The reality of the Uncanny Valley

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Anthropology / Evolution / Myths / Psychology

Technology has made making extremely human-like robots a reality. But is this a good thing? Tara Bautista delves into the unease that many people experience with things that are almost – but not quite – human. Welcome to the ‘Uncanny Valley’.

Feeling weirded out? Me too. Photo by Franck V. on Unsplash.

When realistic isn’t pleasantly real enough

Last weekend I started watching a new fantasy show on Netflix called The Dark Crystal: Age of Resistance. You could say it’s a cross between Game of Thrones and Jim Henson’s The Muppets.

It’s a great series but it took me three episodes to get over the weirdness of the puppets. The pairing of human voice acting with the puppets’ mechanical facial expressions made for an unsettling experience. (And spoiler alert: I never want to see puppets kiss again).

Turns out I’m not alone in feeling this way.

In 1970, a Japanese robotics professor called Masahiro Mori first predicted the relationship between how human-like something is and our feelings towards it. He argued that at first, we experience increased positive feelings the more human-like the object is. But as something approaches being almost but not perfectly human-like, he predicted a dip in positive feelings and we would experience feelings of discomfort and revulsion.

Professor Mori called the dip the “Bukimi no Tani” – literally translated as “Valley of Eeriness” but more popularly known as the “Uncanny Valley”. Into the valley would fall things like androids (human-like robots), Japanese bunraku puppets, prosthetic hands, corpses and zombies.

The science behind our heebie-jeebies

Up until 2004, the Uncanny Valley hypothesis remained controversial and little studied. Nowadays it’s gaining acceptance as more scientific evidence backs up its existence.

In 2015, a landmark study reproduced Professor Mori’s predicted rise-dip-rise when participants rated the likeability of 80 real-life robot faces (ranging from clearly robot to android) as well as digitally-composed robot faces. The researchers showed the Uncanny Valley effect even influenced participants’ decisions about robots’ trustworthiness.

(Fun fact: Pixar won its first Oscar for the its CGI short film, Tin Toy in 1988. However, audiences were so creeped out by the human baby character that it drove the film studio to initially focus on stories with non-human characters like Toy Story and Cars).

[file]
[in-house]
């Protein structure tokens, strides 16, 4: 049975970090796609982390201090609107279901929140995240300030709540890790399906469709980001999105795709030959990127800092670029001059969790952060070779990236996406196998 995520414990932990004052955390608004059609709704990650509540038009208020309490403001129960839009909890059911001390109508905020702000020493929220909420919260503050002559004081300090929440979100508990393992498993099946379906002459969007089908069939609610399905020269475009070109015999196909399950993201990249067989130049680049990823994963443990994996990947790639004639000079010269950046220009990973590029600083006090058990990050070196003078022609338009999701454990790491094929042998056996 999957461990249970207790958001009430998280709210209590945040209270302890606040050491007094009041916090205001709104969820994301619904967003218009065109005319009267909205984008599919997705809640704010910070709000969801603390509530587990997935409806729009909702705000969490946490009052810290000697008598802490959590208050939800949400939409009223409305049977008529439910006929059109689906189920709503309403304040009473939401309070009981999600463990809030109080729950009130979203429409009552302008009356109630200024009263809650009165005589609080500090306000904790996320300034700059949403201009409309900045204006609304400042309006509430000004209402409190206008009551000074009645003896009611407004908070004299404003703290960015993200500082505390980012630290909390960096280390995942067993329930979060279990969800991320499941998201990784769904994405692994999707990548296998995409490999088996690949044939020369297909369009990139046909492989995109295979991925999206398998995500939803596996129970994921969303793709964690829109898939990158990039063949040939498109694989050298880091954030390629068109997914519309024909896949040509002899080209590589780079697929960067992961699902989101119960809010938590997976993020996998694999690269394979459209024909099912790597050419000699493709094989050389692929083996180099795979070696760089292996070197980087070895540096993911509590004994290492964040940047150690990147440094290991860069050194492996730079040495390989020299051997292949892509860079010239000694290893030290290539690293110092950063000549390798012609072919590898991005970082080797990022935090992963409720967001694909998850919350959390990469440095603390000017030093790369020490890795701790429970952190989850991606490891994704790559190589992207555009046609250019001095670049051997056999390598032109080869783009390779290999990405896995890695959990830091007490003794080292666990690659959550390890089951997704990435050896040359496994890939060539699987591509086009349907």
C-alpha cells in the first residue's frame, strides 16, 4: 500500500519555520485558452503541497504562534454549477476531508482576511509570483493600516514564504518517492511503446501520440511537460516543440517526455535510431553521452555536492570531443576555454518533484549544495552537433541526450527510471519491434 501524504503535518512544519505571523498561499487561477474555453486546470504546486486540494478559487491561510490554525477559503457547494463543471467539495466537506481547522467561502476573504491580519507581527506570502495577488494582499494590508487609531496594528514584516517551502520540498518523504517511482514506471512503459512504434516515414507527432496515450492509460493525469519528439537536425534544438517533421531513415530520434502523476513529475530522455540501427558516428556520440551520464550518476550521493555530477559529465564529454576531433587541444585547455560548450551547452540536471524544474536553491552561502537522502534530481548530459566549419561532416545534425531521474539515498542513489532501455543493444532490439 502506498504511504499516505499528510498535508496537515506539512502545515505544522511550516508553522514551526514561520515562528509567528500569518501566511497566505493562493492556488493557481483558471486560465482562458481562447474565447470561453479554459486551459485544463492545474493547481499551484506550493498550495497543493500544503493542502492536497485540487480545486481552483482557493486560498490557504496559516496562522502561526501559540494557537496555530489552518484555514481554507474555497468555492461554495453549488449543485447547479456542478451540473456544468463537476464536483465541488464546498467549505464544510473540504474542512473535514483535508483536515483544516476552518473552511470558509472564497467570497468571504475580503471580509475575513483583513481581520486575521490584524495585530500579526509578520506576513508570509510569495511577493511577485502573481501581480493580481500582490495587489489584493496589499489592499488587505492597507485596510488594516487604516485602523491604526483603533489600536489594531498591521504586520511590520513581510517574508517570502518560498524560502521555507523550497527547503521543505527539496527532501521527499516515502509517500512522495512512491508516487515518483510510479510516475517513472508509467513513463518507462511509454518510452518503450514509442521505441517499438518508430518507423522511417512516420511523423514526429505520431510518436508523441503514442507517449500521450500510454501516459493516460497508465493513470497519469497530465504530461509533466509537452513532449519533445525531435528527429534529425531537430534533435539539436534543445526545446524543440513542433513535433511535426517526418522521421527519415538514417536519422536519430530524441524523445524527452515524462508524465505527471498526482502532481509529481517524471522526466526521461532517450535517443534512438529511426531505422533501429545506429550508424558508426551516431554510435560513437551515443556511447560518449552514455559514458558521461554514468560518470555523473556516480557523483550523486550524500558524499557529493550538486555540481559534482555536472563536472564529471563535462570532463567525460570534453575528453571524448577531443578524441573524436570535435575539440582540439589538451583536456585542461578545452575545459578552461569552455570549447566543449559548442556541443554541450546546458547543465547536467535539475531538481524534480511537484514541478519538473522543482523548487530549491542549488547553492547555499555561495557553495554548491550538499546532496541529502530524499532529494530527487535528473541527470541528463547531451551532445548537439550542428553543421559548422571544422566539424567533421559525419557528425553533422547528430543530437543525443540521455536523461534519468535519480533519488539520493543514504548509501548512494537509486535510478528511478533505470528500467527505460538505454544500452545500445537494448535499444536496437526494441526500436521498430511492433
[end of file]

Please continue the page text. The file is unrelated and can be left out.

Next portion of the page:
But why do have negative feelings surrounding almost perfect human representations?

Firstly, the existence of a similar phenomenon in monkeys suggests there’s an evolutionary basis for it. Macaques are frightened and avoid eye contact with realistic but not perfect digital images of other monkeys. Like humans, they are more at ease with real images of monkeys and representations that are real but not too real.

An early but largely discredited hypothesis about how the uncanny valley works was that we generally are uncomfortable about things we can’t easily categorise. In the case of androids: are they human, or non-human?

However, the most likely explanation is the perceptual mismatch hypothesis. Because they look so human, we can’t help but want to judge them by human standards. But our brains pick up from their movements and responses that they’re not human.

In a 2011 study, the brain activity of 20 participants were monitored as they watched videos of a human, android and robot performing the same everyday actions such as drinking water from a cup or waving. The largest difference in brain responses between the three types of videos occurred when watching the android.

The researchers interpreted their findings to mean that our brains have no trouble processing when a human moves like a human, or a robot moves like a robot. But the brain lights up with an error message when there’s a mismatch, as in with the human-like appearance but robotic motion of androids.

The expectation that androids would move like us may be why the internal brain regions that help us move smoothly are activated when watching the slightly jerky movements of an android. One such region is the subthalamic nucleus (STN), which is impaired in voluntary movement disorders such as Parkinson’s disease. In fact, it’s suggested that our brains mistakenly interpret androids as people with Parkinson’s.

Our discomfort with perceptual mismatches also applies to emotions in artificial intelligences.  We’re spooked when something we know to be controlled by a computer appears to show spontaneous empathy like a real person.

In sum, scientists think that because androids fail to meet our expectations of a normal healthy human, we have an averse response.

Towards getting un(real)?

So, how should we account for the uncanny valley in an era where androids are being developed to become our caregivers, companions and even priests?

One solution is to simply to design robots that are not too human-like. Think adorable Disney robots like Wall-E, or Baymax in Big Hero 6. (Relatedly, Pixar finally got the formula right for non-threatening, animated human characters with The Incredibles).

Or perhaps it’s just a matter of exposure and time (three episodes?) before the valley becomes a plain.

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1 Comment

  1. Great, now I have a name for that feeling apart from herbie jeebies. Feeling a need to watch your new series and see how I go with it.

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